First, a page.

Both my 6th and 7th graders are working through the geometry unit. One thing that really throws them off is the fact that quadrilaterals can be classified as more than one special quadrilateral. A square is also a rectangle? WHAT?! NO!

To help them out, we created this quadrilateral tree together. I used my SMARTboard to create a large version of these pieces and we worked together to put it together. Of course I couldn’t resist lots of Astrobrights!

Click on the picture below to download the PDF.

Hope everyone is enjoying their weekend! I had a wonderful, relaxed weekend and I am super excited for this week! I will be out Thursday and Friday because I will be watching my younger brother graduate in PALM BEACH, FLORIDA! Yay!!

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Hi Kate. I was wondering if you could explain to me how this tree works. I want to really understand so that I can teach it to my 4th graders. Also, I guess I don’t understand how a rectangle’s sides are congruent. Thank you so much for your time.

This is great! I bet it’s supposed to be rectangles have parallel sides. Just guessing. we just finished our geometry unit, but I will use this to review before state tests.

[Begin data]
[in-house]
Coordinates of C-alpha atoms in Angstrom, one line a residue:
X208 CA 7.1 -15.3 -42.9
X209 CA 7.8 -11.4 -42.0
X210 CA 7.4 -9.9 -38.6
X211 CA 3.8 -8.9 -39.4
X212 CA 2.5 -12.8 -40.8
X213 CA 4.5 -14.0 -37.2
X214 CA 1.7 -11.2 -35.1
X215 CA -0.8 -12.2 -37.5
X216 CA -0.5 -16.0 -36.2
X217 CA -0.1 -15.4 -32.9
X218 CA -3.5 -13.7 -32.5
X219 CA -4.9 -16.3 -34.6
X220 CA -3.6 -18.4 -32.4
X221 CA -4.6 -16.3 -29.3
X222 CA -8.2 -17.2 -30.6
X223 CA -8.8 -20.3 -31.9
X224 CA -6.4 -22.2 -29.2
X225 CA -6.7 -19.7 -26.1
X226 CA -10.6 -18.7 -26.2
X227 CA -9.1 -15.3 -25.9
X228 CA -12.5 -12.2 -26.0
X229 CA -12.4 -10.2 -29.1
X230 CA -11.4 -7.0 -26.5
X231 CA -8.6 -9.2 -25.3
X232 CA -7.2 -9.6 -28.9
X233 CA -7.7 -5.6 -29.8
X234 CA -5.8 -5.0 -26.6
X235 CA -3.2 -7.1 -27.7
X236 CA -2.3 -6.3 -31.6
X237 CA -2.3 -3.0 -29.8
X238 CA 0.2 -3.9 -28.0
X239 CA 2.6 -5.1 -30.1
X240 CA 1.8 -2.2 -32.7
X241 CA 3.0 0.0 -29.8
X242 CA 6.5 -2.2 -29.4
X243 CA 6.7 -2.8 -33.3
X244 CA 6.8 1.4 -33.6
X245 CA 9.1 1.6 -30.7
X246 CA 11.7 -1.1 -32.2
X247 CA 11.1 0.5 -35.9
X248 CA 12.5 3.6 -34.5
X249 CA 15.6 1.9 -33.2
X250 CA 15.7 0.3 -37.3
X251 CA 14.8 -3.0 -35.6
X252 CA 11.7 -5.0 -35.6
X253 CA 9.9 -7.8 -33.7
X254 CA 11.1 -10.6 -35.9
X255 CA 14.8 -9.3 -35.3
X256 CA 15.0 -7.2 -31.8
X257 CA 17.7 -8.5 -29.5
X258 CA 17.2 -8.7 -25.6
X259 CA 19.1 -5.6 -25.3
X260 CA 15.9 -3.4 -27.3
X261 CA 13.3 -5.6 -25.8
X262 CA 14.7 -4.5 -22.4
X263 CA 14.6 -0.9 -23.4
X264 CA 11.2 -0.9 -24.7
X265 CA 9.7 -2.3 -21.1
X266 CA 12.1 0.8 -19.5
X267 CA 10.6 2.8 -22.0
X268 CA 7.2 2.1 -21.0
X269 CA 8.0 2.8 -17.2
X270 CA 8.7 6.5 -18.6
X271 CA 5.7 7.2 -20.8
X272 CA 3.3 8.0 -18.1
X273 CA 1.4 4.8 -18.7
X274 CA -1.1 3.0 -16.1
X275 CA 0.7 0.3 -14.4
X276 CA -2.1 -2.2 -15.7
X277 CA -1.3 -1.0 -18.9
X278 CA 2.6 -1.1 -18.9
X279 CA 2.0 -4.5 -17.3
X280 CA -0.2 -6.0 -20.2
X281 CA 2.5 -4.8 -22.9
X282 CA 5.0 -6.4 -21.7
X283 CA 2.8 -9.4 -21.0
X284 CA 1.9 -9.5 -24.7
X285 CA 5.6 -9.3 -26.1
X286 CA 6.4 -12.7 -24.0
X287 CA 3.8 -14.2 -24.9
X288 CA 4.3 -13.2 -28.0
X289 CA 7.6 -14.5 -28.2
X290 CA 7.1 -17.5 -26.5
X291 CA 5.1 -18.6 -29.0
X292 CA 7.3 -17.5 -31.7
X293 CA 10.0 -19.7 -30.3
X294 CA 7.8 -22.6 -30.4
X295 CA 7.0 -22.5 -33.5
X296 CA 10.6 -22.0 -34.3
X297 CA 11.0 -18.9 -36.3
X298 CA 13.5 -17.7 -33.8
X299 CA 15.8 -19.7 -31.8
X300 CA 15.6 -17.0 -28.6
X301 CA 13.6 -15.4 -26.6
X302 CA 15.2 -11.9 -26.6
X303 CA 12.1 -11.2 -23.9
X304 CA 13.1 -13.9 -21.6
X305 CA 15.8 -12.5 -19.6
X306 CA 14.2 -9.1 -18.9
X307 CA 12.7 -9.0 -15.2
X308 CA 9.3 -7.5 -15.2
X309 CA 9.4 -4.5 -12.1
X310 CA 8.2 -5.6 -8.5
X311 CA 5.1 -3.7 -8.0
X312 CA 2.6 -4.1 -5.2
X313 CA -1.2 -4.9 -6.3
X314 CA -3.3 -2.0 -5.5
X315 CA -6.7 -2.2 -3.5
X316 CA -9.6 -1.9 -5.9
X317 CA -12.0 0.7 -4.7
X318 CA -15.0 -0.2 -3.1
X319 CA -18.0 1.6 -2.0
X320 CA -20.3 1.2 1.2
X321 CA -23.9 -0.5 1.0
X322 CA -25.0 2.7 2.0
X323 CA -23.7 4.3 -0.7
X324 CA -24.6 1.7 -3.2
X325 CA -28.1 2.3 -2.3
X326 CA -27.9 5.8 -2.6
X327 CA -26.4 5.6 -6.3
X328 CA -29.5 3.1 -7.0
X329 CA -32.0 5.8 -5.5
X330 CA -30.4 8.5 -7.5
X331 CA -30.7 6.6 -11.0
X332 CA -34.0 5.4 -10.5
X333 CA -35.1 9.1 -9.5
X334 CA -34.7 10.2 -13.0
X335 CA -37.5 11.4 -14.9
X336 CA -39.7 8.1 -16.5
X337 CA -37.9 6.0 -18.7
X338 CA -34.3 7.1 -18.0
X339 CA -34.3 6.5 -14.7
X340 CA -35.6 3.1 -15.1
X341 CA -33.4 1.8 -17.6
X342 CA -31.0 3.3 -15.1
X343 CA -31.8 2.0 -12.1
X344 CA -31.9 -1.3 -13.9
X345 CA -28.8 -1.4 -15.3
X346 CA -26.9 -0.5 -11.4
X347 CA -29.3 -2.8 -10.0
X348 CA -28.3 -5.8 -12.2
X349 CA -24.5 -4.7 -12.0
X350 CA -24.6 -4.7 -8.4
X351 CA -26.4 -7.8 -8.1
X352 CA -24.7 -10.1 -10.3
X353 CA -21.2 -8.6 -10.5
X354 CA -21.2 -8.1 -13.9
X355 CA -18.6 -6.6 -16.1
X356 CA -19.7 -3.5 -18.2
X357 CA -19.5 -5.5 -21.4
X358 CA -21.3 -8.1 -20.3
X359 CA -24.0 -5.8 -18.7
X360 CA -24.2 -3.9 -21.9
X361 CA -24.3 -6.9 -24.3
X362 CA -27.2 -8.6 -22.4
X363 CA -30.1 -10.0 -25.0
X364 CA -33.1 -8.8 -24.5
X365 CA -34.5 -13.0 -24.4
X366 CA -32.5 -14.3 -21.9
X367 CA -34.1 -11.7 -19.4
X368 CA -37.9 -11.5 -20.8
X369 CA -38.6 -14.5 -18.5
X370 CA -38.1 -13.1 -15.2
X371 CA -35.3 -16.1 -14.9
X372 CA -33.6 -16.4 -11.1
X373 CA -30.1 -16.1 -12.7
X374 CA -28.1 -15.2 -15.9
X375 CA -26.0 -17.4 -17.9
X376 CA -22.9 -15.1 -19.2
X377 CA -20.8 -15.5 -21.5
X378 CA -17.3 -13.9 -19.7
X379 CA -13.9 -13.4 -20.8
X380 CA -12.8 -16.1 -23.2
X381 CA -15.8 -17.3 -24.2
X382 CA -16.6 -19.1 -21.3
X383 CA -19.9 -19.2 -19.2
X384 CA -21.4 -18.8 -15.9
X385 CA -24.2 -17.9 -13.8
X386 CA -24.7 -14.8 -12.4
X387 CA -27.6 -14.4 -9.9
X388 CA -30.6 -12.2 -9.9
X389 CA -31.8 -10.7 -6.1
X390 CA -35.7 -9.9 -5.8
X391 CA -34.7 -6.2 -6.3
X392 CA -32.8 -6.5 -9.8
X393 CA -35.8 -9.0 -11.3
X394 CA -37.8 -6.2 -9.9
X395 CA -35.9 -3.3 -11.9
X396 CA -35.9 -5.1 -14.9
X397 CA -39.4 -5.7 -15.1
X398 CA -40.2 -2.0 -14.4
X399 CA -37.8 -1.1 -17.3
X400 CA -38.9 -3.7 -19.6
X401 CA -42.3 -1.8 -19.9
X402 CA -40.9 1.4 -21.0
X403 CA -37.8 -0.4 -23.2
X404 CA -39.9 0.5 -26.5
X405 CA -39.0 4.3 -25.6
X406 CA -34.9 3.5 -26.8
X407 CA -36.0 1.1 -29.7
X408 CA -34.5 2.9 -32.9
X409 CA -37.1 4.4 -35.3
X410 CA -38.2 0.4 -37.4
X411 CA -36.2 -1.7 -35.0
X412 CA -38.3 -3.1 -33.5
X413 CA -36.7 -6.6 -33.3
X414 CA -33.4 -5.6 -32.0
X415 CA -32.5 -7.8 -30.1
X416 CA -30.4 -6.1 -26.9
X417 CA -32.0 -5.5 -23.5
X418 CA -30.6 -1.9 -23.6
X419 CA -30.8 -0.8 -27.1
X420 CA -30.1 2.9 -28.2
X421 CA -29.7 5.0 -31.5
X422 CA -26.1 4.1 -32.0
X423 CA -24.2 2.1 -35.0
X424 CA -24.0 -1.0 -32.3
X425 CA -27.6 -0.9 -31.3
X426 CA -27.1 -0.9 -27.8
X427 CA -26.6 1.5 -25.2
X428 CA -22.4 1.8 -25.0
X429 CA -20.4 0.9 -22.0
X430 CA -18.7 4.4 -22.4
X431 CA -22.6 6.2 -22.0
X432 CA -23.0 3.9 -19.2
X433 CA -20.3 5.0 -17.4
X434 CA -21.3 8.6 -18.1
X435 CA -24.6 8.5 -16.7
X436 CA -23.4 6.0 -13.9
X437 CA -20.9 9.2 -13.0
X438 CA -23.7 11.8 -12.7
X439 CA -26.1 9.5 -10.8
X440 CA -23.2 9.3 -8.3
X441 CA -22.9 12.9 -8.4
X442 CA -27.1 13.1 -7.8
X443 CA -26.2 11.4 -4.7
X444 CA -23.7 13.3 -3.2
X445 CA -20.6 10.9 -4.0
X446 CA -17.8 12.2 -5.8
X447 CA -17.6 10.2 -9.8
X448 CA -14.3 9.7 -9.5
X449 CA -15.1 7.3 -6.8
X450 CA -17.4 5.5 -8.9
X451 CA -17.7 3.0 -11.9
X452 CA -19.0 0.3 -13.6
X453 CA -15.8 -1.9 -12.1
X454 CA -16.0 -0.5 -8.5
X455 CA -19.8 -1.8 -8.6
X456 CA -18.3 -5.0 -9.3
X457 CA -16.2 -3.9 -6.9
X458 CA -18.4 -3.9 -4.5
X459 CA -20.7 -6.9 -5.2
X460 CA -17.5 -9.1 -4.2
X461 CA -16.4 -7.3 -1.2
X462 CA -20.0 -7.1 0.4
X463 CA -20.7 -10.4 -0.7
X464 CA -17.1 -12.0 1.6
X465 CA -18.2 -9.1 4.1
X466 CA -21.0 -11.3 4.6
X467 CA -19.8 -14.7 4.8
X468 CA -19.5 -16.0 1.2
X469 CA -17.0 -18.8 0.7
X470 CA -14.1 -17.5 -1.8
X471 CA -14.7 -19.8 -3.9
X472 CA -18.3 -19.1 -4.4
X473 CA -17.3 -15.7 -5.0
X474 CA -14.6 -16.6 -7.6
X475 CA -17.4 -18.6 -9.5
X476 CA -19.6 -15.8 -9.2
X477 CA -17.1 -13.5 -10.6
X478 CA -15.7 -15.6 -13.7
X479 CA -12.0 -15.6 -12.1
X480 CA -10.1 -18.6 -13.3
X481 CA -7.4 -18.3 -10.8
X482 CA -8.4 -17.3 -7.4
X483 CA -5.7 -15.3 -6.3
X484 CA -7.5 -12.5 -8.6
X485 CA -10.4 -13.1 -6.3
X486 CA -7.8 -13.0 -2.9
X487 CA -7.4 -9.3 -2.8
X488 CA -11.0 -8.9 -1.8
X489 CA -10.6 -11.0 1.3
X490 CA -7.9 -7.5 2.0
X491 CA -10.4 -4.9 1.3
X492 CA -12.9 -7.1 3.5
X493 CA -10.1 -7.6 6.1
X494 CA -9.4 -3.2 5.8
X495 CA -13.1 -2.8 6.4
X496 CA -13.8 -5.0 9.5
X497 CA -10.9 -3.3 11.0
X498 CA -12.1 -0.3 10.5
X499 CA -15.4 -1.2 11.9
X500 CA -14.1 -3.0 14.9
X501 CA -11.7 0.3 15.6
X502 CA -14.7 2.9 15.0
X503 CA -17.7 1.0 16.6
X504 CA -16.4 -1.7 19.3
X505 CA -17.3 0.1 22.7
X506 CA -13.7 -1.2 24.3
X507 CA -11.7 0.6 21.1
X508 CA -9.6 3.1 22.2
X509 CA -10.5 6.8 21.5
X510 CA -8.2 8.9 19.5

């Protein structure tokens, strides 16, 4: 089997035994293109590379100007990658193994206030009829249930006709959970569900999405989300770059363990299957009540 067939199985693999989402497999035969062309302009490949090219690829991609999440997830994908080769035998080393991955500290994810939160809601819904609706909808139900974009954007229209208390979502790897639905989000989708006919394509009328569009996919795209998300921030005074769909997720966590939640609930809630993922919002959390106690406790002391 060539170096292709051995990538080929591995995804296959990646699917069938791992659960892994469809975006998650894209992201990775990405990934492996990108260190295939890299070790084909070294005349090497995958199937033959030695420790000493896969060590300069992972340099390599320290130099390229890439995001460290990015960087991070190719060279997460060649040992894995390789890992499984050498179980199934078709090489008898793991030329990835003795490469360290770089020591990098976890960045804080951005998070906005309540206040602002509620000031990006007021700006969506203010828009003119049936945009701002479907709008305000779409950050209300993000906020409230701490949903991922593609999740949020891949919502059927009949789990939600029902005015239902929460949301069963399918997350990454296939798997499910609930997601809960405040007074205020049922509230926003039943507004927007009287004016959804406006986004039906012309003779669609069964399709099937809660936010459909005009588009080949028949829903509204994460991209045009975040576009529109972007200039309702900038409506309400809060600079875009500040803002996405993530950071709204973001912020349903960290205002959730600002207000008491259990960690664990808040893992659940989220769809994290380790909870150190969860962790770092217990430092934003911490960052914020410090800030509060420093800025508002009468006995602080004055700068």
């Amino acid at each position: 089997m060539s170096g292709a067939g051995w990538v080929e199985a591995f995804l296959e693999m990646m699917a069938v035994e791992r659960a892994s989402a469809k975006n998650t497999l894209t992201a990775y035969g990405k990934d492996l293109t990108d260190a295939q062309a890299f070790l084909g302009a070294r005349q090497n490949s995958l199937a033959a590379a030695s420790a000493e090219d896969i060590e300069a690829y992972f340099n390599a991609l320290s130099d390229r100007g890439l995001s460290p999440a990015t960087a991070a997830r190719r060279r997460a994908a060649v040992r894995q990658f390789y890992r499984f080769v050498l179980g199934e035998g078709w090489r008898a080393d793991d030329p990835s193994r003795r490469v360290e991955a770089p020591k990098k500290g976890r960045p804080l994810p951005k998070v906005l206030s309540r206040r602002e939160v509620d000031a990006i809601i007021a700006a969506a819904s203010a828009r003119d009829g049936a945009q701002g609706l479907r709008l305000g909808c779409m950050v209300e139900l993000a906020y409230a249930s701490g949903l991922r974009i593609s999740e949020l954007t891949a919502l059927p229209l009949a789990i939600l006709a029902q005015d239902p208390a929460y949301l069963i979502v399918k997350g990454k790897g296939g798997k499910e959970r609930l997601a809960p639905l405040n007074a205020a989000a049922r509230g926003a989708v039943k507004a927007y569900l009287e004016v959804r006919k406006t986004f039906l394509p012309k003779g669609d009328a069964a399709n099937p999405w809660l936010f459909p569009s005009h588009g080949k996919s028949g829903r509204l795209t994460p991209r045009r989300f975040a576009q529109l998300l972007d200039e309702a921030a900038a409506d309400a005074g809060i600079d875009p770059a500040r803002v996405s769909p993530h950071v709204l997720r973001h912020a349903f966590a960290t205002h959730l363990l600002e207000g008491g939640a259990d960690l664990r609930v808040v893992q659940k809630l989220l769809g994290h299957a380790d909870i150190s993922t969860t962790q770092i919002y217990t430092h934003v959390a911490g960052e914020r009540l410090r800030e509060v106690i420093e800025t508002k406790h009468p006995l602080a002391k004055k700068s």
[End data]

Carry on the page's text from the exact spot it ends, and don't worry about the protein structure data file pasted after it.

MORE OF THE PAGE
I just created a tree almost identical to this while I was teaching my third graders today. Thanks for sharing your work. I need to borrow from others that are more tech savvy than me. I am going to have them recreate what they wrote in their notes with your perfect quadrilaterals–ours were hand drawn and not so perfect.

Hi this web was awesome! I just used it for my 6th graders and it really helped them make connections between the quadrilaterals and properties. One thing though, the properties that you have on the example for rectangle & square should be reversed! Squares- 4 sides that are congruent and 4 angles measure 90 degrees / Rectangles- 4 angles measure 90 degrees. Easy fix!